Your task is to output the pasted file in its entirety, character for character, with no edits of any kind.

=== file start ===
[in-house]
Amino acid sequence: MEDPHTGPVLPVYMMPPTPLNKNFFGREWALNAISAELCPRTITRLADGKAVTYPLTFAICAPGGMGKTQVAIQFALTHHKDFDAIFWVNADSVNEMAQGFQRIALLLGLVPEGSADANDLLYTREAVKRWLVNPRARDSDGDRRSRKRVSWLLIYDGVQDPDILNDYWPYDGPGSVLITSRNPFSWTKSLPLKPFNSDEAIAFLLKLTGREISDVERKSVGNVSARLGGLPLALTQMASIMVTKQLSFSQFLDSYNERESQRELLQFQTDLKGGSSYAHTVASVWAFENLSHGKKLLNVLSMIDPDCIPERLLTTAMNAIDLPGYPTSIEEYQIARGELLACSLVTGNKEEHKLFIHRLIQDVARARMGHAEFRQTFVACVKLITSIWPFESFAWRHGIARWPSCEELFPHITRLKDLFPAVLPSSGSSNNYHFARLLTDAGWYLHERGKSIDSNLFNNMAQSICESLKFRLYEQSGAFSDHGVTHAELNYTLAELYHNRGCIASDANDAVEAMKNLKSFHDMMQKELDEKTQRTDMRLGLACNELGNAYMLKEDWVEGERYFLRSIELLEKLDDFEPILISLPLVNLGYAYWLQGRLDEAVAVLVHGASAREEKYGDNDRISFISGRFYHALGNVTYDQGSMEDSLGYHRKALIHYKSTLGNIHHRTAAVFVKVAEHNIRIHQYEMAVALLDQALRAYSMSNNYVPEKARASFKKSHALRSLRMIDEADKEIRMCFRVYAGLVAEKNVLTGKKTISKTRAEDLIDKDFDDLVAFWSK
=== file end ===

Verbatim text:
[in-house]
Amino acid sequence: MEDPHTGPVLPVYMMPPTPLNKNFFGREWALNAISAELCPRTITRLADGKAVTYPLTFAICAPGGMGKTQVAIQFALTHHKDFDAIFWVNADSVNEMAQGFQRIALLLGLVPEGSADANDLLYTREAVKRWLVNPRARDSDGDRRSRKRVSWLLIYDGVQDPDILNDYWPYDGPGSVLITSRNPFSWTKSLPLKPFNSDEAIAFLLKLTGREISDVERKSVGNVSARLGGLPLALTQMASIMVTKQLSFSQFLDSYNERESQRELLQFQTDLKGGSSYAHTVASVWAFENLSHGKKLLNVLSMIDPDCIPERLLTTAMNAIDLPGYPTSIEEYQIARGELLACSLVTGNKEEHKLFIHRLIQDVARARMGHAEFRQTFVACVKLITSIWPFESFAWRHGIARWPSCEELFPHITRLKDLFPAVLPSSGSSNNYHFARLLTDAGWYLHERGKSIDSNLFNNMAQSICESLKFRLYEQSGAFSDHGVTHAELNYTLAELYHNRGCIASDANDAVEAMKNLKSFHDMMQKELDEKTQRTDMRLGLACNELGNAYMLKEDWVEGERYFLRSIELLEKLDDFEPILISLPLVNLGYAYWLQGRLDEAVAVLVHGASAREEKYGDNDRISFISGRFYHALGNVTYDQGSMEDSLGYHRKALIHYKSTLGNIHHRTAAVFVKVAEHNIRIHQYEMAVALLDQALRAYSMSNNYVPEKARASFKKSHALRSLRMIDEADKEIRMCFRVYAGLVAEKNVLTGKKTISKTRAEDLIDKDFDDLVAFWSK